Thursday, January 18, 2007

Yesterday. All my troubles seemed arrive in one big stinking lorry load.

Mother warned me there'd be days like these.

My agents rang to tell me what they thought was a shoe in meeting with a show has suddenly turned into a 'can we see a sample of his work' As I'd already been recommended by a producer and script editor on the show, that is not a good sign and at the very least delays things by weeks if not months.

On another show where I figured I was due, and counting on, a commission, they didn't commission me. Porridge and old clothes for the rest of the month.

An acceptance fee on a script never materialised. They have accepted up to the script before mine. More delays.

A repeat fee I though was due this week will now probably not come until February. My fault, I got my dates mixed up.

A project of mine I had high hopes for was finally passed on. As usual by the very last guy in the chain.

It was getting so I was scared to answer the phone in case it was that guy from 'Scream'

So not a day I'll be remembering fondly. But nobody died. There is a huge difference between rejection and dejection.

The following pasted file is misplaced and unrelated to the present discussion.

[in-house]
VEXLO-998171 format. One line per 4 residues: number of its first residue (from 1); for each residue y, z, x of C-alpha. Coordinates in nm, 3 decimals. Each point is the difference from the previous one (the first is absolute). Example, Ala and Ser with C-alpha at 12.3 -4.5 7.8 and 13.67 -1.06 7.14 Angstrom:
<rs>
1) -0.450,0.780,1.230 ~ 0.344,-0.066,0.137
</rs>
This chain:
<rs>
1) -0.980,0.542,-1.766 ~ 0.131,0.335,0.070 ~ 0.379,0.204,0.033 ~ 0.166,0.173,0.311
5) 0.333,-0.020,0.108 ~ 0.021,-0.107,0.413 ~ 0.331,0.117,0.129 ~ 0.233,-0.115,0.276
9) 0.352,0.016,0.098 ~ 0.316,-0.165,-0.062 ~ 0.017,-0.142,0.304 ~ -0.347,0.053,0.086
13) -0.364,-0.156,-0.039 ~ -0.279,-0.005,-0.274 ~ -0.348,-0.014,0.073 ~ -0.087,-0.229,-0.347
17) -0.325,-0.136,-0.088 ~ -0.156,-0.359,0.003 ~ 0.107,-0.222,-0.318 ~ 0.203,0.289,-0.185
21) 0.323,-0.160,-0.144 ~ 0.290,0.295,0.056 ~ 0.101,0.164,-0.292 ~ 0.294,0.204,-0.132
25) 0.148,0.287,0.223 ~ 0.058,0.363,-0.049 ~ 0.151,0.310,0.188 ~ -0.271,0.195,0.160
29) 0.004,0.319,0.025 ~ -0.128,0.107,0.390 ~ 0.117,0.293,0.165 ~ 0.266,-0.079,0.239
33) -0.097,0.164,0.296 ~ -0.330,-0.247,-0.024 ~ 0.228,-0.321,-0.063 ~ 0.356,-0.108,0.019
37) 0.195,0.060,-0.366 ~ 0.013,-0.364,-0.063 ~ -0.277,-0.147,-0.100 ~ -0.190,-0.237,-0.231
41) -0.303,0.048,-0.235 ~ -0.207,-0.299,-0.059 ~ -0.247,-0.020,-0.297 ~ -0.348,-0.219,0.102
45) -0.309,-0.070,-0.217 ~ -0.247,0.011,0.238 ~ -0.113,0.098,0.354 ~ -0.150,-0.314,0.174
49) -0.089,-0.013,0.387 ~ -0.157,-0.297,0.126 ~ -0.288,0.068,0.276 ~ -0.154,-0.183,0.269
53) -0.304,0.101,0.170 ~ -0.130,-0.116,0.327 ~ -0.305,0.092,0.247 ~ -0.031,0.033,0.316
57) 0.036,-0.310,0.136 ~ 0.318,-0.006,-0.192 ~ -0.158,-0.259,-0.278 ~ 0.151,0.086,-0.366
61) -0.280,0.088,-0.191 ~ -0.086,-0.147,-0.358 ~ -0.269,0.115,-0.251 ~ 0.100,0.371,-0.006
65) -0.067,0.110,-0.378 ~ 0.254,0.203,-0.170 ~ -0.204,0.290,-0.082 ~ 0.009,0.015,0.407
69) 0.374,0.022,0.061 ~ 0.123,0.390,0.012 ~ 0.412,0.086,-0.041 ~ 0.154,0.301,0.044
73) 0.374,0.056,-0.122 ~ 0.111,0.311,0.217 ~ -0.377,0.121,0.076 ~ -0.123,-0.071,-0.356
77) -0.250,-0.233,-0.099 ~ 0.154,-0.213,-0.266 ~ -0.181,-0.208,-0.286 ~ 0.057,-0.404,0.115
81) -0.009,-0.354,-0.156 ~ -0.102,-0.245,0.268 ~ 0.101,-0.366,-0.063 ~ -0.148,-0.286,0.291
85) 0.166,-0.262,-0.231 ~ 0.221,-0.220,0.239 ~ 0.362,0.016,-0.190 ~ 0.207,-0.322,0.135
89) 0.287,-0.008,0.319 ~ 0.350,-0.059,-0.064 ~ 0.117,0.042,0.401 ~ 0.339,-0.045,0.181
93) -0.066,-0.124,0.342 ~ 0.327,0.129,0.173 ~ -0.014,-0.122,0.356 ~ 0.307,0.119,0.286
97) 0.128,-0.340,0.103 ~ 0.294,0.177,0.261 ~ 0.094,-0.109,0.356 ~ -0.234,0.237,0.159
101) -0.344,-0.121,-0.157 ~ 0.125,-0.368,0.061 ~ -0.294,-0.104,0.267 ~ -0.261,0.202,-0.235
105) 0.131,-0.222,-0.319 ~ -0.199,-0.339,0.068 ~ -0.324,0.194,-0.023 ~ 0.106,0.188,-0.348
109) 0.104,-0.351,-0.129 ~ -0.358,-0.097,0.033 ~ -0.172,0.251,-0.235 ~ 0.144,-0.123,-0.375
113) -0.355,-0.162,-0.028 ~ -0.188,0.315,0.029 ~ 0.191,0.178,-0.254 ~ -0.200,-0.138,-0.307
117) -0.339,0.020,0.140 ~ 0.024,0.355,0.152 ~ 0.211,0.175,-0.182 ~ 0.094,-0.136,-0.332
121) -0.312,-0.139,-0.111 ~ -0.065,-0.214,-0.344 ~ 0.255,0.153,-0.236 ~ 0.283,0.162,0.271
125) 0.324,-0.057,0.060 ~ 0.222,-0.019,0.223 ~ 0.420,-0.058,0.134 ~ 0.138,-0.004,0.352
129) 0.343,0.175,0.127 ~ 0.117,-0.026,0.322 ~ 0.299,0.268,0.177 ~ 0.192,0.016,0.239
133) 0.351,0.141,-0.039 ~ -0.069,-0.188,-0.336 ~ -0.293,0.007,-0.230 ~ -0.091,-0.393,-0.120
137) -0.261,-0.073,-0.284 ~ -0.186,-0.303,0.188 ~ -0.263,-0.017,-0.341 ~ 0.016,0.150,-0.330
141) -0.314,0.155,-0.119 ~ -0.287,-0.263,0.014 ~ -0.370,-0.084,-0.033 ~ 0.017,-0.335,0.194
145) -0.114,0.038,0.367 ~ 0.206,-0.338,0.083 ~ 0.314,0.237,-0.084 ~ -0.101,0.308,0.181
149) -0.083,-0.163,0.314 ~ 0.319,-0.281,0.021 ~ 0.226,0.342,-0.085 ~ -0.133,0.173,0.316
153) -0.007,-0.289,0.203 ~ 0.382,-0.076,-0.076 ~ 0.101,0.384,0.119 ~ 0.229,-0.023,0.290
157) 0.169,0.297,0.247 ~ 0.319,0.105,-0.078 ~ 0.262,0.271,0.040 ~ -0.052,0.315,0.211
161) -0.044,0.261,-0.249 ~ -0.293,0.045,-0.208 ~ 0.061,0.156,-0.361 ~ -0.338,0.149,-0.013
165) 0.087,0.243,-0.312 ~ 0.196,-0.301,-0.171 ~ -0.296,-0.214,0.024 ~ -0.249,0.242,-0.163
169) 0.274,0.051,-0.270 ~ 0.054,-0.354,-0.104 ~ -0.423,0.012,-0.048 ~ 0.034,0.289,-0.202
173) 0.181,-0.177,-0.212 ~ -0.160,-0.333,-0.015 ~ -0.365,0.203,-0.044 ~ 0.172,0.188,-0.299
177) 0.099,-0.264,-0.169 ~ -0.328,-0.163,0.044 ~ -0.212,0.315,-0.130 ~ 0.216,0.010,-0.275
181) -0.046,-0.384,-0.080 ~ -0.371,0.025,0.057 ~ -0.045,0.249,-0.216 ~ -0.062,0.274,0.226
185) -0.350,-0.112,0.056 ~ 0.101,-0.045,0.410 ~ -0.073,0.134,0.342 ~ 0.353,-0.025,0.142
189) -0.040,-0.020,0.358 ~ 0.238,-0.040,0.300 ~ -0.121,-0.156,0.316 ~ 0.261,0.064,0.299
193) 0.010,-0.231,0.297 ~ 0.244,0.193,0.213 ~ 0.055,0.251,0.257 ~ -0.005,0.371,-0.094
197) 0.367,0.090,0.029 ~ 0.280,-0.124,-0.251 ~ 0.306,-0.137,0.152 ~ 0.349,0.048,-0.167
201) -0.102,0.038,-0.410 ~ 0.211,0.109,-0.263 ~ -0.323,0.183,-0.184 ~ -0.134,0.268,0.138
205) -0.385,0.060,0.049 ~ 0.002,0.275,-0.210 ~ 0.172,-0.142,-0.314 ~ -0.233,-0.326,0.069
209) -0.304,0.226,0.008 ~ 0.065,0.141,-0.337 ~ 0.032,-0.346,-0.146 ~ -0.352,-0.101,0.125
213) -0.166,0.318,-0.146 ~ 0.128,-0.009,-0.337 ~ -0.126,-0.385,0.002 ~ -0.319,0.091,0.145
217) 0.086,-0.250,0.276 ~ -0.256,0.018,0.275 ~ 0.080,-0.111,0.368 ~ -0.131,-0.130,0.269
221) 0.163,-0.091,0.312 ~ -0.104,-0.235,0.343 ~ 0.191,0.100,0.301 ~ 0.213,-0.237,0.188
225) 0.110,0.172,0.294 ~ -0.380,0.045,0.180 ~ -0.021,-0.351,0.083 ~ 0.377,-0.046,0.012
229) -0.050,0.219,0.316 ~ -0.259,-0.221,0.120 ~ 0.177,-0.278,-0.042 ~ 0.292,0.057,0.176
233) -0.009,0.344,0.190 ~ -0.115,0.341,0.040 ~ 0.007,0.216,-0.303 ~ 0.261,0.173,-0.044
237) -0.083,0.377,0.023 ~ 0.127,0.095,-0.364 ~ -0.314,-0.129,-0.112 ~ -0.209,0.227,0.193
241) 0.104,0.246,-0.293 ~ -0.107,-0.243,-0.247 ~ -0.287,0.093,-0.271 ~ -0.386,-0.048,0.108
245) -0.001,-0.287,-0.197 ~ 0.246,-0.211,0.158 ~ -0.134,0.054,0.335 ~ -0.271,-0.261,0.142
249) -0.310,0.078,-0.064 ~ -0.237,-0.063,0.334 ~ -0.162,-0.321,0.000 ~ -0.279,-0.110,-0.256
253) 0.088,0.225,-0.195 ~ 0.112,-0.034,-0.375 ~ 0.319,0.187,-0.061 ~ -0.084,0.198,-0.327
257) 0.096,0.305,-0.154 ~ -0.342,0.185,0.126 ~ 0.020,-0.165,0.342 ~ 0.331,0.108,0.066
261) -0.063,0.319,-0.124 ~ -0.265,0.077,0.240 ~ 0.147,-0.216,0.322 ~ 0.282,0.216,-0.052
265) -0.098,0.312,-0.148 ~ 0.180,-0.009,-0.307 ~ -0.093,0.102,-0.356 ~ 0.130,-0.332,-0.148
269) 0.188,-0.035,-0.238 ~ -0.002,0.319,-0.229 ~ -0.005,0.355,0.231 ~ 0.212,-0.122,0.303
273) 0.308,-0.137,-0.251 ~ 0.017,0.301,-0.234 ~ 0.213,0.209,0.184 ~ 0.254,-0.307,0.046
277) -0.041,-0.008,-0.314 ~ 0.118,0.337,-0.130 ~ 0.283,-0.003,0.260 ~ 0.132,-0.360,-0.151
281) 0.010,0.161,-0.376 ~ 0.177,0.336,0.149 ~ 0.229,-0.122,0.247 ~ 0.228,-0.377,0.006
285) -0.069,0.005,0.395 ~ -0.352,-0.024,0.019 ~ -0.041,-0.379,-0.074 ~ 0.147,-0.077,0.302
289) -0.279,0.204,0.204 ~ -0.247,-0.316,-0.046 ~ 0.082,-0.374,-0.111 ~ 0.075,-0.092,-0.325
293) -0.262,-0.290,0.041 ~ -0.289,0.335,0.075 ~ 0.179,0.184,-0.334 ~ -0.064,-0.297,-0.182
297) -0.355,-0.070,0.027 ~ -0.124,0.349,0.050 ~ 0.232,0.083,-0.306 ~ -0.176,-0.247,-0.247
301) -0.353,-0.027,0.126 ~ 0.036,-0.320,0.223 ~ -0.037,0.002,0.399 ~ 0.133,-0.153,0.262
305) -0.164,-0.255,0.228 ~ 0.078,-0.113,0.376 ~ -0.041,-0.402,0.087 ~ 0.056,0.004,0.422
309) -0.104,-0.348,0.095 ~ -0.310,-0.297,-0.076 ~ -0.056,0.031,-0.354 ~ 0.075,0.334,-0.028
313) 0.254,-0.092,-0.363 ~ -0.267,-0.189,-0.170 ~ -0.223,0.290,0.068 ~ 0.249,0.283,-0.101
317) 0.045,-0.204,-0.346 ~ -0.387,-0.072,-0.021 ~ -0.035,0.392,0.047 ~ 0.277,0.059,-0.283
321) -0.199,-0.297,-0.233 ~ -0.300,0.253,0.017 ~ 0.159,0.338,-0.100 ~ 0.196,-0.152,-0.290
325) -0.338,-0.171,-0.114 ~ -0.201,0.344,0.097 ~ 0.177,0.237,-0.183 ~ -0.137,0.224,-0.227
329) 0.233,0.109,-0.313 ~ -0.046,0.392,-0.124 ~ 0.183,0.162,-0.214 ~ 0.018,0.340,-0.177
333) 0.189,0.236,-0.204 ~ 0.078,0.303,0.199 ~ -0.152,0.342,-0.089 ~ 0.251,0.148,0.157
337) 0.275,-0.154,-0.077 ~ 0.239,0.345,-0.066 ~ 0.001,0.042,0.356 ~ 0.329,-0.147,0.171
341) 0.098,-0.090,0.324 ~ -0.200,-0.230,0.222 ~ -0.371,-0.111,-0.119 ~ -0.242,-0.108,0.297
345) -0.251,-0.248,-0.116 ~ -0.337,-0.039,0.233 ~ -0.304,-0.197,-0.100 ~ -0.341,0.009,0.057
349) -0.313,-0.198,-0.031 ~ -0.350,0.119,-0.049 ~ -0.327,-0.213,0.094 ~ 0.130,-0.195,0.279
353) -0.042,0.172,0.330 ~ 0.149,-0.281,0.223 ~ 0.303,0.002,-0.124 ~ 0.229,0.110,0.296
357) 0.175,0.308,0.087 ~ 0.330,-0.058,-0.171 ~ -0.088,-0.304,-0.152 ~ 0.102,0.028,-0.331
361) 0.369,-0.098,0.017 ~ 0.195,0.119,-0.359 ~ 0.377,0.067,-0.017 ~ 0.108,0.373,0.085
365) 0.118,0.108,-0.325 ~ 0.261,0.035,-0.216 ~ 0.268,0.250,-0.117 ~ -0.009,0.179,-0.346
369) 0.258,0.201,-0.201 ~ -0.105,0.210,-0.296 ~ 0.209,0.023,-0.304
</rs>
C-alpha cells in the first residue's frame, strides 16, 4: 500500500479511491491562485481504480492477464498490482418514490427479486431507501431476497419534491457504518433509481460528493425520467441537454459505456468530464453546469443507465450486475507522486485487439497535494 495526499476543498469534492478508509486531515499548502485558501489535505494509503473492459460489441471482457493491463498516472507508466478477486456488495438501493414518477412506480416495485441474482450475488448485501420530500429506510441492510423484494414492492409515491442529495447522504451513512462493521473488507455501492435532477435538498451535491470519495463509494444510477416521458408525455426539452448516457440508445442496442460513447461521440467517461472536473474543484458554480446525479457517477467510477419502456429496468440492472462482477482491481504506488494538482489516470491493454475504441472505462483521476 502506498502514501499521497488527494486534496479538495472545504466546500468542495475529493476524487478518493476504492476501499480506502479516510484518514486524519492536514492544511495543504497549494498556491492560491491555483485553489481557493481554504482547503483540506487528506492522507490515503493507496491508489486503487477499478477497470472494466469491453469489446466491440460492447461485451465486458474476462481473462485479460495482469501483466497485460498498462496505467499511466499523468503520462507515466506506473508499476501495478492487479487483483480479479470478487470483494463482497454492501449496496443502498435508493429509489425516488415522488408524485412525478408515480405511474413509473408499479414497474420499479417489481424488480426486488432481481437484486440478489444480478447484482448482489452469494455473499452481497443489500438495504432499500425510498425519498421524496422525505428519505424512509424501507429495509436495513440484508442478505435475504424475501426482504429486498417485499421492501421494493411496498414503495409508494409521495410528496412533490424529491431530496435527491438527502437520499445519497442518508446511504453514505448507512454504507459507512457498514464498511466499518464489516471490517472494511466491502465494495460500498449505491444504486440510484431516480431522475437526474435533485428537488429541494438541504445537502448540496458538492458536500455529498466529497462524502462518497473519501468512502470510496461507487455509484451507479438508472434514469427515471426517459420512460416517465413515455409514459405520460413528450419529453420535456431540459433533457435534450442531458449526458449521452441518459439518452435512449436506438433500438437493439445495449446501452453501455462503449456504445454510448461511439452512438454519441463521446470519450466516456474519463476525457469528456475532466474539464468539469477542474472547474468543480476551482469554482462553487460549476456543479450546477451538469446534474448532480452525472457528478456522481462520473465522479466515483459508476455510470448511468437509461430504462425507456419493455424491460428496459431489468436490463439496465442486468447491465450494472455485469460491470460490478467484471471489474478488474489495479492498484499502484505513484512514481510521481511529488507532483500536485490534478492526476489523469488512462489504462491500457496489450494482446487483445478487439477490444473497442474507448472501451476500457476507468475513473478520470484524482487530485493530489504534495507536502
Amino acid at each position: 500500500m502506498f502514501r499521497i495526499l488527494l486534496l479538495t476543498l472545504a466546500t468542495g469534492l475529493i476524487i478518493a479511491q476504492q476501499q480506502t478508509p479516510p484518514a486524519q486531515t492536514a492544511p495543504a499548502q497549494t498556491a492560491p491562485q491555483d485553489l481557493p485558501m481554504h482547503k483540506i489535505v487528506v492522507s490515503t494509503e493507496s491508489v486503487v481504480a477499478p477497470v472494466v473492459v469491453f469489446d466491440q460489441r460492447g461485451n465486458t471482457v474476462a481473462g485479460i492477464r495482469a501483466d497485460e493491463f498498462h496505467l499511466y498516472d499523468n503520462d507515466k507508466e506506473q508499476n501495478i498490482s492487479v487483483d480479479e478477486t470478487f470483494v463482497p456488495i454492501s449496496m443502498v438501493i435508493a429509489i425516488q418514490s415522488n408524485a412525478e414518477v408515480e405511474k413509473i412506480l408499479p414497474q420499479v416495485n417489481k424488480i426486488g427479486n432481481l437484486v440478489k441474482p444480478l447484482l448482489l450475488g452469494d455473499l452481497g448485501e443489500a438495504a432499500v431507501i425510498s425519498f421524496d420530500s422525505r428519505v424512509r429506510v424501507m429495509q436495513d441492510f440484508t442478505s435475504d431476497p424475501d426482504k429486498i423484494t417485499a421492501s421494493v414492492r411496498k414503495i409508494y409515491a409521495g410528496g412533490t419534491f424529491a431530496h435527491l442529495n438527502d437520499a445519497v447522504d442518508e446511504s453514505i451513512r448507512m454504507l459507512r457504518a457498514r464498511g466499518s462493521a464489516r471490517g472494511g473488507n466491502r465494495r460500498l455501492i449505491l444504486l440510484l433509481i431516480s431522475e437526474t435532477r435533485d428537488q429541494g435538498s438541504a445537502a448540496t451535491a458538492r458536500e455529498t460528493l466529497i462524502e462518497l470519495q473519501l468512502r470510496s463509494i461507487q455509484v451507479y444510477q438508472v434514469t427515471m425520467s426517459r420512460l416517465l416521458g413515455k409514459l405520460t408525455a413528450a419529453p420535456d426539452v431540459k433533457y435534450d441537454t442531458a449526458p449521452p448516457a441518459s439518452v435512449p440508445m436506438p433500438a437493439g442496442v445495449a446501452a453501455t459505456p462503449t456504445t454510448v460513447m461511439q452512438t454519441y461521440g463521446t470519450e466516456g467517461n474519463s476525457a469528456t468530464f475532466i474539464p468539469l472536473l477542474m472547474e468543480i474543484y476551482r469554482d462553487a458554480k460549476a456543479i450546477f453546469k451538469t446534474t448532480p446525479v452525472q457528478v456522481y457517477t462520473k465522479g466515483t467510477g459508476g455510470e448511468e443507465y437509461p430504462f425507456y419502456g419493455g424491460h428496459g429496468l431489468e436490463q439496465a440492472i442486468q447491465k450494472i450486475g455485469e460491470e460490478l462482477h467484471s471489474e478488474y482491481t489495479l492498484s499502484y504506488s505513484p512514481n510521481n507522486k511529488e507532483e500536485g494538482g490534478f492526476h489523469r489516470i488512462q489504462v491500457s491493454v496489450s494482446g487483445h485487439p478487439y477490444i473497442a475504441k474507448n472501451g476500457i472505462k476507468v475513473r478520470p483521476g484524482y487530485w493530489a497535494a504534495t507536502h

Most of the rejections a writer gets have little or no bearing towards their actual writing talent. It just comes with the territory. It shouldn't ever cause dejection if you want a career in this game.

Dejection comes with frustration. Annoyance is better than frustration. So get annoyed, say 'Fuck 'em if they can't take a joke' and move on.

Find another contact.
Finish that script.
Come up with a new idea.
Watch a DVD box set.

But try not to get frustrated or doubt your talent.


Good Dog said...

Oh man, that's not what you want backing up to the front door. I hope you don't have another day like that for a long, long time, or ever again.

But when it comes to days like these, I like your move on list. Although I start with 'watch a DVD box set'.

Hope tomorrow's better.

English Dave said...

Cheers GD!

I tend to start with the box set too.

It's all swings and roundabouts really.

In one call today I'm told that an actress has suddenly quit, meaning re-writing all her scenes in a script I thought was long dead.

In another my agents call to say another show wants to meet. And a dev exec at another prodco wants a chat.

And I'll charge a rebrief for the re-write!

mark g said...

I'm coming to suspect there's a synchronous link between bus frequency and the stomach-jolting yes/no calls that punctuate a writer's life. You wait for months for one to come along, and then...

Fuck 'em.

Piers said...

What a dog's arse of a day.


wcdixon said...

"That guy from Scream..." Lol.

Sorry it goes.